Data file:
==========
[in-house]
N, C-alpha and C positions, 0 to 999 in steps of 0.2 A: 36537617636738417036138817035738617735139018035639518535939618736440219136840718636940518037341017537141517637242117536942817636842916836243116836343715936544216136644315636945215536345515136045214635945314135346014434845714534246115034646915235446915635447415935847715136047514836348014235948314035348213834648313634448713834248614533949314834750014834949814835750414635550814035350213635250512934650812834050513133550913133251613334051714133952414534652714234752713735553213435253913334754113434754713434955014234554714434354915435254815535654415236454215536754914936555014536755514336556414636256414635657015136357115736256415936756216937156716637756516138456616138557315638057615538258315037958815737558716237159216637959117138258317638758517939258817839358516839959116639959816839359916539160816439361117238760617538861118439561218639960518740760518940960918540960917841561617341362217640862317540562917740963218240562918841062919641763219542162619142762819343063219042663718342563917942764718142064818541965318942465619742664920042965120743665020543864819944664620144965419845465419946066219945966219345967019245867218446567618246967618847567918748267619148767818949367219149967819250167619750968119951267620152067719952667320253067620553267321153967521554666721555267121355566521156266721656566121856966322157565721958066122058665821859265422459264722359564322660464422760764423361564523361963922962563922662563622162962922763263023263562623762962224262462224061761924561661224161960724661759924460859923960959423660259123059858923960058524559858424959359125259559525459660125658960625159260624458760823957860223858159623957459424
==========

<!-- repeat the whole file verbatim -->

[in-house]
N, C-alpha and C positions, 0 to 999 in steps of 0.2 A: 36537617636738417036138817035738617735139018035639518535939618736440219136840718636940518037341017537141517637242117536942817636842916836243116836343715936544216136644315636945215536345515136045214635945314135346014434845714534246115034646915235446915635447415935847715136047514836348014235948314035348213834648313634448713834248614533949314834750014834949814835750414635550814035350213635250512934650812834050513133550913133251613334051714133952414534652714234752713735553213435253913334754113434754713434955014234554714434354915435254815535654415236454215536754914936555014536755514336556414636256414635657015136357115736256415936756216937156716637756516138456616138557315638057615538258315037958815737558716237159216637959117138258317638758517939258817839358516839959116639959816839359916539160816439361117238760617538861118439561218639960518740760518940960918540960917841561617341362217640862317540562917740963218240562918841062919641763219542162619142762819343063219042663718342563917942764718142064818541965318942465619742664920042965120743665020543864819944664620144965419845465419946066219945966219345967019245867218446567618246967618847567918748267619148767818949367219149967819250167619750968119951267620152067719952667320253067620553267321153967521554666721555267121355566521156266721656566121856966322157565721958066122058665821859265422459264722359564322660464422760764423361564523361963922962563922662563622162962922763263023263562623762962224262462224061761924561661224161960724661759924460859923960959423660259123059858923960058524559858424959359125259559525459660125658960625159260624458760823957860223858159623957459424